Games are fun, no doubt about it. Turns out not only playing them, but also making can be a source of tons of enjoyment and satisfaction. This is how I got into programming in the first place – I just wanted to learn how to create my own RPG.
So I paid the conference fee (turns out it’s not always beneficial to be an ‚early adopter’, promocodes were easy to obtian later on), paid for the flight ticket to Warsaw, Poland (my home city btw) and joined other fellow programmers listening to the first lecture delivered by Mike Lee (@bmf on Twitter).
And what do I hear? His main point was: Don’t make games, it’s a VERY expensive hobby. Oh, and also: don’t make games. Did I mentioned don’t make games already?
Yeah, right – perfect start of the day – hearing Mike contradicting the whole reason I got into writing software in the first place ;)
Actually it was hardly a shocker for me, but some of his points were very eye-opening. Times when I shared this worldview that professional game development is a dream job are long gone. There’s a reason I’m making a more traditional ‚business’ software.
Anyways, the conference was great. I didn’t expect the first edition of any IT conference to be so well organised and overall so valuable. Great speakers lineup, fenomenal venue (in a cinema!! yay!), lots of really nice peope. To be honest as one of the first people to buy a ticket I didn’t expect much (the website was almost empty when I signed up). But over time (with more and more speakers anounced) it became obvious that the event is going to be huge and very worthwhile.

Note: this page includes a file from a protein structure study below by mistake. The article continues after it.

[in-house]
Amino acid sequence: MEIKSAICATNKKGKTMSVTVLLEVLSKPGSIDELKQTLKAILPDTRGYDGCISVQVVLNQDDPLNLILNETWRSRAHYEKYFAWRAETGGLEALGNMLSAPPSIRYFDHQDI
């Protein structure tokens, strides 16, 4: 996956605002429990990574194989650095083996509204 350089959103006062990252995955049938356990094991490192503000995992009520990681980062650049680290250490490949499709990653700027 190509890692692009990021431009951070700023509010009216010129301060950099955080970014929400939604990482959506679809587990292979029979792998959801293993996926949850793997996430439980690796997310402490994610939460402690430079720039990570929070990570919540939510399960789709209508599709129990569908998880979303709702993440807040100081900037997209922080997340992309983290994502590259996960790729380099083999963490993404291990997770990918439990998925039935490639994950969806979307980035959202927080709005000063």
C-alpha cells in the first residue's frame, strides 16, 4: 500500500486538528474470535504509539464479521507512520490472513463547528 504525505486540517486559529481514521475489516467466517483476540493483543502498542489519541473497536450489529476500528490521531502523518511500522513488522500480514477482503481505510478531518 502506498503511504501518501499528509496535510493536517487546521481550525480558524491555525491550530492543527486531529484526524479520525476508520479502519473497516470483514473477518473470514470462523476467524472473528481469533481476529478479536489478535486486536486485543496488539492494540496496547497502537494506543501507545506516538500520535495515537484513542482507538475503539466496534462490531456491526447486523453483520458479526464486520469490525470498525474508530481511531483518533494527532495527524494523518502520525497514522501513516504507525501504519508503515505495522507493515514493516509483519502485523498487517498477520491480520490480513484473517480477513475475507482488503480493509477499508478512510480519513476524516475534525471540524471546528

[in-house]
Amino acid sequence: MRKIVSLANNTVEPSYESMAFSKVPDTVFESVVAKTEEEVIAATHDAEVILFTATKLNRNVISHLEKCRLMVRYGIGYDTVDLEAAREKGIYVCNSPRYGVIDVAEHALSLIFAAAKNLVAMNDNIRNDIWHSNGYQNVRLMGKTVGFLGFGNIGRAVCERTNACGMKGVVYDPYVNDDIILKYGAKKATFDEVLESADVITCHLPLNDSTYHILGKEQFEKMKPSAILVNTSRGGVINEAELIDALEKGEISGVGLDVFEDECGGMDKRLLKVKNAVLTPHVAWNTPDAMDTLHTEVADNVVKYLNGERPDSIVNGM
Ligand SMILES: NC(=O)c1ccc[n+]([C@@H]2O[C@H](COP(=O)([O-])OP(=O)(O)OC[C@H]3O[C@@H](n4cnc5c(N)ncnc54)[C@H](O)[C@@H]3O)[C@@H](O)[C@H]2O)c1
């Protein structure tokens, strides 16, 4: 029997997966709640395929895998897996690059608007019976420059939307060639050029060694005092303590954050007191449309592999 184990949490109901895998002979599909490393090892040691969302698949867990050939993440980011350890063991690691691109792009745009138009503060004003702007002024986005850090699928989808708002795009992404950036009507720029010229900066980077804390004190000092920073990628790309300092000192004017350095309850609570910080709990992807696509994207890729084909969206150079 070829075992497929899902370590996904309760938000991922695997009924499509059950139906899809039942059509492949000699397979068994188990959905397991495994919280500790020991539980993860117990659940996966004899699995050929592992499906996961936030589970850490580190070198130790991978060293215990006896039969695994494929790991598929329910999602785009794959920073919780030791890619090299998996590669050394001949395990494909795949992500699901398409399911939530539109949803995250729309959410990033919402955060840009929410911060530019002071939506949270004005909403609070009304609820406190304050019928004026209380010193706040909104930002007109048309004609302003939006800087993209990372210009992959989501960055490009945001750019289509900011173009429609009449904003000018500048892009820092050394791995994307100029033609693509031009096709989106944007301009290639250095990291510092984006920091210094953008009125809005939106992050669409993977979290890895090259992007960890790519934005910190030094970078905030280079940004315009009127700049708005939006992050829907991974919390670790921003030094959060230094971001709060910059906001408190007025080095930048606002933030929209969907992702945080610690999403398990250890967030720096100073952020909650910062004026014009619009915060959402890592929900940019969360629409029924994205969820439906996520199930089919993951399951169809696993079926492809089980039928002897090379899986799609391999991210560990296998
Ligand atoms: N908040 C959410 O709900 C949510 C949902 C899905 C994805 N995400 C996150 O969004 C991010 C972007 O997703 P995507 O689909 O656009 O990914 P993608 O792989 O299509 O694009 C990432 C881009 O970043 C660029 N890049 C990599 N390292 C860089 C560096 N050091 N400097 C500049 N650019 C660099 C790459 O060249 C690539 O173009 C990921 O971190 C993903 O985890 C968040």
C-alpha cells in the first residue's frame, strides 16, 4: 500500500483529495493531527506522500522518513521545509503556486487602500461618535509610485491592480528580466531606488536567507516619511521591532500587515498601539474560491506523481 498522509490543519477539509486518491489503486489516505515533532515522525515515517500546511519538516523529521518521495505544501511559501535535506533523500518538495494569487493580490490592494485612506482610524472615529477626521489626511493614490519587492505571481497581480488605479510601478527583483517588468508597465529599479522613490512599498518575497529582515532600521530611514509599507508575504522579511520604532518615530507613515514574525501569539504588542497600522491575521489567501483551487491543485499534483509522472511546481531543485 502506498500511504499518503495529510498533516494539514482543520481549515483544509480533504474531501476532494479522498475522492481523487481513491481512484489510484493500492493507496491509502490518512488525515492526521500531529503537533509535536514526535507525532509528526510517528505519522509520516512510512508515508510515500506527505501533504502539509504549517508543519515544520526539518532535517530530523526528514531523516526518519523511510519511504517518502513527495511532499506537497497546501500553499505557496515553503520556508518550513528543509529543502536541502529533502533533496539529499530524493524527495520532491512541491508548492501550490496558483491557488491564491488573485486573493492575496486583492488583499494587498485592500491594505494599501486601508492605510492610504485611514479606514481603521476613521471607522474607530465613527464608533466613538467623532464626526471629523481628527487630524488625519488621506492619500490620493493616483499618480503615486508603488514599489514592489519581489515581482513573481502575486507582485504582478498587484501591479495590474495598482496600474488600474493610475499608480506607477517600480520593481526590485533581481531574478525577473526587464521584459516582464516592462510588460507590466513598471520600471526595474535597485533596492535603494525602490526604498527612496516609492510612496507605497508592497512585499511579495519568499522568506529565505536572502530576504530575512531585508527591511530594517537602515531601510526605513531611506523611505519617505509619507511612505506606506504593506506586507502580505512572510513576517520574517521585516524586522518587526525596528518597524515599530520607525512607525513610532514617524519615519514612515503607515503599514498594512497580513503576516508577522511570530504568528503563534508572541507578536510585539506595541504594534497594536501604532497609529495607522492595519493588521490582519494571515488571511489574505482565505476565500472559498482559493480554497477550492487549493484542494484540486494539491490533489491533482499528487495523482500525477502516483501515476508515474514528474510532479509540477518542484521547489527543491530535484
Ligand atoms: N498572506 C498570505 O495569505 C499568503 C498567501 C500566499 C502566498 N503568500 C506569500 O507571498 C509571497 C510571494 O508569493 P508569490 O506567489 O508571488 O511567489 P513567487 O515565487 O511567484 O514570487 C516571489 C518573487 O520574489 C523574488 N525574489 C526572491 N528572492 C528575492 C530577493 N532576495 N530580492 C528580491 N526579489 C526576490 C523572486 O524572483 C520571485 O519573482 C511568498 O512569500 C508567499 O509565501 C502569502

Unlike most Polish conferences, this one attracted mostly international (and mostly well-known) speakers, which is rather unusual and especially noteworthy considering the event price. To name just a few, we had a chance to listen to Chris Eidhof, Ortha Therox, Jon Reid and Peter Steinberger. Three simoultaneous lecture tracks guaranteed that one wouldn’t end up listening to something he didn’t find interesting.
One talk that got me thinking was Drew Crawford’s ‚UI testing sucks’. This is something I’ve been looking into recently (Calabash in particular). He made an argument that the UI automation tools need to have so many assumptions (which will not always hold true), that where possible we should focus on writing correct unit tests first and only then start thinking about automated UI testing. Or even think about dropping automated UI testing completely in favour of TDD. I’ve got too little direct experience with BDD to comment on that, but that’s a certainly interesting point.
Did I mentioned how cool the venue was? Not only did we have enormous cinema screen sizes and very comfortable chairs, but also we didn’t have to go to a pub for the afterparty. For me that’s a huge benefit – as a non-native english speaker I find it difficult to talk with others in environments having lots of loud background noise.
Oh and during the afterparty the attendees were able to play some games.. on a cinema screen. Pretty cool, huh? ;)
Unfortunately I didn’t get a chance to join a preceeding event – JITTER hackaton that happened on friday. You can check out the official hackaton video here (includes some footage of the actual conference).
In short: the conference turned out waay better than I anticipated. It could easily compete with similar events that happen abroad, only it beats them with the ticket price ;)
Will I go next year? Sure I will! And you should too, it’s worth it!